21 February 2020

I am committed to representing people living in Pyrenees Shire.

We should be working to make this area stronger. Like you, I want there to be a wealth of opportunities for young people so they can build a life close to home and for new residents to settle here from the cities and from overseas.

I’m taking a strong interest in rural issues like agriculture, harvest labour and temporary migration. We need to do more about the soaring costs of child care, the lack of access to health services and other essentials that local families need.

Often, federal politics feels far removed from the lives of rural Victorians. The news from Canberra focusses on ‘gotcha’ moments and seems very distant to the concerns of locals.

Take the sports rorts scandal, for example. The Auditor-General found that the Coalition may have subverted an independent process for their political and electoral benefit.

As high-profile politicians continue to publicly claim that there’s no issue of concern, the sad fact is that rural and regional sporting organisations are missing out on funding they need and deserve.

My preference is always to deal with facts and evidence, so let’s lay them out.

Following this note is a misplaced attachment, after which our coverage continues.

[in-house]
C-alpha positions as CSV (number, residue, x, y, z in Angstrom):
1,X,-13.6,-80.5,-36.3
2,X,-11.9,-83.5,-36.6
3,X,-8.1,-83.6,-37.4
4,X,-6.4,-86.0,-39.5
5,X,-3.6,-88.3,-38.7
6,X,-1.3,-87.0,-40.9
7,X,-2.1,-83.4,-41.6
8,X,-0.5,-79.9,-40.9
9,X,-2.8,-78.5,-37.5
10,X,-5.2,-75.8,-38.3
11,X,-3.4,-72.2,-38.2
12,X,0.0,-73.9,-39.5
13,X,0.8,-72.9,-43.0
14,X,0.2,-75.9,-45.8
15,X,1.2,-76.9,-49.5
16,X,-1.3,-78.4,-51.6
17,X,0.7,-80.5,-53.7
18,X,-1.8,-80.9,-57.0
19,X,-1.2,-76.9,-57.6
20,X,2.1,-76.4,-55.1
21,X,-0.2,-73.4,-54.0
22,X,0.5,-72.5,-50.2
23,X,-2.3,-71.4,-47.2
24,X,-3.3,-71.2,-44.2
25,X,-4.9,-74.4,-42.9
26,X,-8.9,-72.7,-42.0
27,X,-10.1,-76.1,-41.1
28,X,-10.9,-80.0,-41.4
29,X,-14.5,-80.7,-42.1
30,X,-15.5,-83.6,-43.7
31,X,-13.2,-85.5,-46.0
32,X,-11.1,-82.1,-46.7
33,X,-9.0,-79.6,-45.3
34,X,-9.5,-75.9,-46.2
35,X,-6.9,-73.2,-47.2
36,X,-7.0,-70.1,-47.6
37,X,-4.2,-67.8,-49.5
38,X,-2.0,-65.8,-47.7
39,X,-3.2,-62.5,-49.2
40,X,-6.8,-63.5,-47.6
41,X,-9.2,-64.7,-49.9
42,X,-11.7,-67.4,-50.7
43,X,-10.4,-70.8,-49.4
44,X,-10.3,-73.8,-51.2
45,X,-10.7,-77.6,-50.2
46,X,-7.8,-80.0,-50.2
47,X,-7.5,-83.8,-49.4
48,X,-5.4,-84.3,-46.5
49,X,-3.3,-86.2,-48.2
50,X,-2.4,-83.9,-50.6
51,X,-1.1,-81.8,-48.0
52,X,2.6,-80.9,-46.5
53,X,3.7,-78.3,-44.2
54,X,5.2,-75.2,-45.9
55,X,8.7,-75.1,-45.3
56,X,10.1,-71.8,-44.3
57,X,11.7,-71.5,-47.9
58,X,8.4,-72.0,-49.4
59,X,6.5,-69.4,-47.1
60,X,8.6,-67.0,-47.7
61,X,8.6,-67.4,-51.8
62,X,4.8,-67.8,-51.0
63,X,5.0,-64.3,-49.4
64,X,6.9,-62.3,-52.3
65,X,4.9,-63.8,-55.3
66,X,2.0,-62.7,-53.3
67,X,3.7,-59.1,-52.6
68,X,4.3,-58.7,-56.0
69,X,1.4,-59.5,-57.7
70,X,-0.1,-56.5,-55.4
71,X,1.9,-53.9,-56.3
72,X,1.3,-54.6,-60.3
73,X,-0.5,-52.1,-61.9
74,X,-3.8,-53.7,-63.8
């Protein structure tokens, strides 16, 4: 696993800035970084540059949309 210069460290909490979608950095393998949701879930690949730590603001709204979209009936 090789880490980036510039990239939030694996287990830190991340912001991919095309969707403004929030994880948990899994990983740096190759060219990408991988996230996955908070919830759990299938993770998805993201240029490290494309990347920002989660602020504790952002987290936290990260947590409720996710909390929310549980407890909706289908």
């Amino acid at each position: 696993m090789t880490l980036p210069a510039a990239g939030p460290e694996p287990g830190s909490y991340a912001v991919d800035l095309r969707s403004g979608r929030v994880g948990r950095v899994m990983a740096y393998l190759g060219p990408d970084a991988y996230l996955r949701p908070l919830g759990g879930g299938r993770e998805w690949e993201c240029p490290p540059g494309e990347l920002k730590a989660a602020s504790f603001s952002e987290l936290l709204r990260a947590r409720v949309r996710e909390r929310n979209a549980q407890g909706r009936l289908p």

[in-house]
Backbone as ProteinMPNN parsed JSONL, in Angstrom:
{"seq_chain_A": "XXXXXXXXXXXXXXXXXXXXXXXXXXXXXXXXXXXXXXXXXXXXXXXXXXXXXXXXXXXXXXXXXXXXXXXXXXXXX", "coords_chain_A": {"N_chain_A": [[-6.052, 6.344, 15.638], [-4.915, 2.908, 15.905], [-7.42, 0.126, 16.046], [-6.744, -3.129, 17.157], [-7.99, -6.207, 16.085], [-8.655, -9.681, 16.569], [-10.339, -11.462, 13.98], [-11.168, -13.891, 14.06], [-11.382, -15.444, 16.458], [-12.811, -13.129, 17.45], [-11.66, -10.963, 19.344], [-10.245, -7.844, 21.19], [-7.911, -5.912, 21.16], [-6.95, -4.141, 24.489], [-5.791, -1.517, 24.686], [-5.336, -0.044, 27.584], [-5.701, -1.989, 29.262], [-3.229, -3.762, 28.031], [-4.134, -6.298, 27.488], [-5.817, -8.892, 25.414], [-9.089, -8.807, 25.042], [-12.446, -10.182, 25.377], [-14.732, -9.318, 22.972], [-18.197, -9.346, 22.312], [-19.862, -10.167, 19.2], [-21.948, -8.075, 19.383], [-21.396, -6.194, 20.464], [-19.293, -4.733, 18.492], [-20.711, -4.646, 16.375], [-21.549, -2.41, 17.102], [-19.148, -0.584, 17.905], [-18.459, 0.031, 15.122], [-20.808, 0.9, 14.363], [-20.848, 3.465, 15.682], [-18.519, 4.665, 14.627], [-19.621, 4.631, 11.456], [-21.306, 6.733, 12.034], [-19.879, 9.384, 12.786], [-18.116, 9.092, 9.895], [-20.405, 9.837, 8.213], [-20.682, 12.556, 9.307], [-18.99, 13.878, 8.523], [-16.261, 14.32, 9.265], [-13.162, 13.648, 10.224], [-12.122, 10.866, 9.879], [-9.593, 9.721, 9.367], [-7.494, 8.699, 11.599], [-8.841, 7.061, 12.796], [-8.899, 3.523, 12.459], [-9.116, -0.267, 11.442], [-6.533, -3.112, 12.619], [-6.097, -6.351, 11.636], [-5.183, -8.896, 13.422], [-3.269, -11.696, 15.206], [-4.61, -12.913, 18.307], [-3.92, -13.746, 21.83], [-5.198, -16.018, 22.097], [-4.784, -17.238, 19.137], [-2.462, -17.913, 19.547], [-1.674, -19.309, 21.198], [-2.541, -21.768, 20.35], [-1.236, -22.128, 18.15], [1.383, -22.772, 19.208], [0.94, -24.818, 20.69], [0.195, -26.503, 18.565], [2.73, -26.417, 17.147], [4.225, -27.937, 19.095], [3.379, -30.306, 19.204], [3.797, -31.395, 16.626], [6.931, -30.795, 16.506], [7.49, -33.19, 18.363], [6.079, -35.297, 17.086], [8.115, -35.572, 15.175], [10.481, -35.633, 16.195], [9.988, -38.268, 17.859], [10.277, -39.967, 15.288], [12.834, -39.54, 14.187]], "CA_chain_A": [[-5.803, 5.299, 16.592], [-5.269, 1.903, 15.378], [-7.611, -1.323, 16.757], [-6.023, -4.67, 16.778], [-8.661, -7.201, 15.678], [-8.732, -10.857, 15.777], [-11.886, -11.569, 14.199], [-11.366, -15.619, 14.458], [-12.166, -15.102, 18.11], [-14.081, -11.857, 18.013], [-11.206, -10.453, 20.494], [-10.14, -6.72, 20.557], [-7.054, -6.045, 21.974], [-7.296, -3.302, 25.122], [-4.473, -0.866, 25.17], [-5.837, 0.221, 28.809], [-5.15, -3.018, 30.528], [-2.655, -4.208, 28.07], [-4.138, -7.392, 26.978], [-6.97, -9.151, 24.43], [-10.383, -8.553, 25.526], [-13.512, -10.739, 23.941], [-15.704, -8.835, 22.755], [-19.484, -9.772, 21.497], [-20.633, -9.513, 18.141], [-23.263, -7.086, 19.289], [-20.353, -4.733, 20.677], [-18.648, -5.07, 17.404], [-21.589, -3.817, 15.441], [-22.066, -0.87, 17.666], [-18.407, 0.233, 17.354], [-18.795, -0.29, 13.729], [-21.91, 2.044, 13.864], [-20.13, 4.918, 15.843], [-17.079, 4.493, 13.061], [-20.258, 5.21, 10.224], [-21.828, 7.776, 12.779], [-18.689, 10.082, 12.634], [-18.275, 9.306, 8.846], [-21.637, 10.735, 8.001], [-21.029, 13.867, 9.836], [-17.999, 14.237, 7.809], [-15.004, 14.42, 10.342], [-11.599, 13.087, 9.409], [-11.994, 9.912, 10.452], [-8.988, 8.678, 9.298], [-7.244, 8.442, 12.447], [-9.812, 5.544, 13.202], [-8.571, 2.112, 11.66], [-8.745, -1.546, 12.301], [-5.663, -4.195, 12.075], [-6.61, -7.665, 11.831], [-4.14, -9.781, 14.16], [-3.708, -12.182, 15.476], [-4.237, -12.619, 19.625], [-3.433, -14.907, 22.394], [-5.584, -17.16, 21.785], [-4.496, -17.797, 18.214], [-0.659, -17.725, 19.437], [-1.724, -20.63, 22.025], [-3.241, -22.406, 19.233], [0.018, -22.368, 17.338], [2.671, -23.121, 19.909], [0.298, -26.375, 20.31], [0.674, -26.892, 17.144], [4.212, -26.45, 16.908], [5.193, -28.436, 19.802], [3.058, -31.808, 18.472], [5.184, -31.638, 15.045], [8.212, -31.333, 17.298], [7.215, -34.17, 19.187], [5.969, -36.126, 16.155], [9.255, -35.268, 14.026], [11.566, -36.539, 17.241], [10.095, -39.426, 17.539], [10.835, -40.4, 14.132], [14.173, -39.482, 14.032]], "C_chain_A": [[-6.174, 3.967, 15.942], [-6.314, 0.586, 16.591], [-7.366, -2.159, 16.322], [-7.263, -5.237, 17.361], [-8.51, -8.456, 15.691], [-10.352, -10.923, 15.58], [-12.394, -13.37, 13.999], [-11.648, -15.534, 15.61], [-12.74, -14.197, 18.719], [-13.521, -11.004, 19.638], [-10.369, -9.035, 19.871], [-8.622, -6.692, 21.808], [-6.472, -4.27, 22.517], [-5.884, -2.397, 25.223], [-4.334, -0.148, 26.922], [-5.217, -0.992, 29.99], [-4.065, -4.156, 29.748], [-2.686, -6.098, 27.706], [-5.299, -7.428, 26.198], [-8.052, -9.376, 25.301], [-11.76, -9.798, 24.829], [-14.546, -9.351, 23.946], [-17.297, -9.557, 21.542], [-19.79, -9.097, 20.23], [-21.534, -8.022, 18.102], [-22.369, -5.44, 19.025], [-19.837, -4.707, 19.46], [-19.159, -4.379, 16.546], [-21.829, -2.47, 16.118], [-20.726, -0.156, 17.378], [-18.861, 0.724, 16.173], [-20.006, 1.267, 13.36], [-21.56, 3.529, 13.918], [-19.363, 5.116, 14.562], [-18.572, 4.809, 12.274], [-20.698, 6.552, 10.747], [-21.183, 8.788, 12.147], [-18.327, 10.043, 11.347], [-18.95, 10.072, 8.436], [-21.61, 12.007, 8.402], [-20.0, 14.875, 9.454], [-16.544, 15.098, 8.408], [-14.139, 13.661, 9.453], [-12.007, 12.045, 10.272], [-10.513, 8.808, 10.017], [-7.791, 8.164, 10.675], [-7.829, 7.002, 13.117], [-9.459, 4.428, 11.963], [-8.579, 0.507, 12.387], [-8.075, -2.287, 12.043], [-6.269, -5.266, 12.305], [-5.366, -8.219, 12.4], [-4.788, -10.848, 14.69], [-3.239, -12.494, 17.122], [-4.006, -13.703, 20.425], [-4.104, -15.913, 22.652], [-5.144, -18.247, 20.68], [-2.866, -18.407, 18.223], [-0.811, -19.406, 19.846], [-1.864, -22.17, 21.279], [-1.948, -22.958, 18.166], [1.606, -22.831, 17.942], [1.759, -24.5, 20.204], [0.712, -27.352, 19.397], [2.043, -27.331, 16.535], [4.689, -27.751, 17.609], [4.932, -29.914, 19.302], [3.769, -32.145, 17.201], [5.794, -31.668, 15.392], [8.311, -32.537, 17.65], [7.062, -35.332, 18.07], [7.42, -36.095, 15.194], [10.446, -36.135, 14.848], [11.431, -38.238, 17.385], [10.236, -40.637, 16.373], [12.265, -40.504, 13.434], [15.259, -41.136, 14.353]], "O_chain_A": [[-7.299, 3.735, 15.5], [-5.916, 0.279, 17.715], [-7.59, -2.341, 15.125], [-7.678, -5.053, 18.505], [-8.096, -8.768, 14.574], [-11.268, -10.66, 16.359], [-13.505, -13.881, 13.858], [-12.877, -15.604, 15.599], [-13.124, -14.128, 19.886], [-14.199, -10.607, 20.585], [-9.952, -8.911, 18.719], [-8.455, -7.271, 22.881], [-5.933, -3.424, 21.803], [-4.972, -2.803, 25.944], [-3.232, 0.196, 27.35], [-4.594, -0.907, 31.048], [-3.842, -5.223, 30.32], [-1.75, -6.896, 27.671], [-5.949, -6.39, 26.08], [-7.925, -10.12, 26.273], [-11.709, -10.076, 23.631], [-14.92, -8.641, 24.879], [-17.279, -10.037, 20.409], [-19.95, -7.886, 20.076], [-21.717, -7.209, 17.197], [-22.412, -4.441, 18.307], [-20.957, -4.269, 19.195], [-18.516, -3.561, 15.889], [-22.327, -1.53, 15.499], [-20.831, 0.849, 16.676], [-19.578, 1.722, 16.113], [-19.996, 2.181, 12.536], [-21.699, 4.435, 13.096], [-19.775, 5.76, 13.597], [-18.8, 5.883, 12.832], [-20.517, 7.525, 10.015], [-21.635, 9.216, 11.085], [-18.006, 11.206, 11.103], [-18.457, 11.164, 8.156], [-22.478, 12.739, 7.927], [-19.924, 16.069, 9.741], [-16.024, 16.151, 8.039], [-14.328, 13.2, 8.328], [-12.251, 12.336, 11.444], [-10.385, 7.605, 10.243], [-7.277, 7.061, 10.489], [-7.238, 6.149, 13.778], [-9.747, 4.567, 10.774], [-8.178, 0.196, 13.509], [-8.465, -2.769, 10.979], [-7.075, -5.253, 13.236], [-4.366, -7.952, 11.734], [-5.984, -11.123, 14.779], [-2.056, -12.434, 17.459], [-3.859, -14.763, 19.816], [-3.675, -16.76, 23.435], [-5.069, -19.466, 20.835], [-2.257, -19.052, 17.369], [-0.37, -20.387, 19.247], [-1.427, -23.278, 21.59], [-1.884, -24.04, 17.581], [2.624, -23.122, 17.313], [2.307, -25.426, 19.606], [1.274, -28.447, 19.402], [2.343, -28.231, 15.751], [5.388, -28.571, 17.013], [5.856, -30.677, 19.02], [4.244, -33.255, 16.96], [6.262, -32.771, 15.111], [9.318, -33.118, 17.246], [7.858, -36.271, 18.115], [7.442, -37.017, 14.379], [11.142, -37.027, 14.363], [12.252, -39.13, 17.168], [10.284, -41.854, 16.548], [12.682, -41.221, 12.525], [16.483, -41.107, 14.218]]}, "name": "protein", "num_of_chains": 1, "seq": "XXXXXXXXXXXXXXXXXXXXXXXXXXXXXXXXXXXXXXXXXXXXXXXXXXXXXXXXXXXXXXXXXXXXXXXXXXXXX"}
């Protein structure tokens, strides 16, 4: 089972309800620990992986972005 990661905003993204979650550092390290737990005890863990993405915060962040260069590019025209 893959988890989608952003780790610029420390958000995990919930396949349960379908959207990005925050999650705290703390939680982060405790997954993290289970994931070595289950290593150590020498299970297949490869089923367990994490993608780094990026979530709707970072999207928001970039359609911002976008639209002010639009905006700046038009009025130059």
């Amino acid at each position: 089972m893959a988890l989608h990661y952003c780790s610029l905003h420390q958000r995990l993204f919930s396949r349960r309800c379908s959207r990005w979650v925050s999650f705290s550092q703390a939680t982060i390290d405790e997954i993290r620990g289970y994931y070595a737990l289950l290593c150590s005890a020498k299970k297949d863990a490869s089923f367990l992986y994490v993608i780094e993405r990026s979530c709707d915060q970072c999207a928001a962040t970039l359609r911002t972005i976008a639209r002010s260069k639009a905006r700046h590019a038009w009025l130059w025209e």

Over the course of three rounds of grants, the Coalition Government allocated $150 million in funding for local and community sport across Australia.

Hundreds of sporting clubs and local governments, including Pyrenees Shire, applied. Their applications were assessed by Sport Australia, an independent authority, and scored for their eligibility.

Sport Australia scored Pyrenees Shire Council’s $500,000 grant application 88 out of a possible score of 100.

Unfortunately, for reasons that have not yet been explained, Pyrenees Shire’s application was rejected by the Coalition Government.

At the same time, grant applications from organisations based in marginal electorates that did not score as highly were successful.

Concerningly, less than 10 per cent of the $150 million went to regional electorates.

It has been established that the offices of the Minister for Sport and the Prime Minister were working from a spreadsheet of applications where the electorates were colour-coded by party to allocate funding.

I’ll leave it to you to make your judgement about the politics of this. For my part, I’m worried that there are sporting groups across the Pyrenees are now left languishing with sub-standard facilities, and that local kids are missing out.

This is not how it should be.

This opinion piece was first published by the Pyrenees Advocate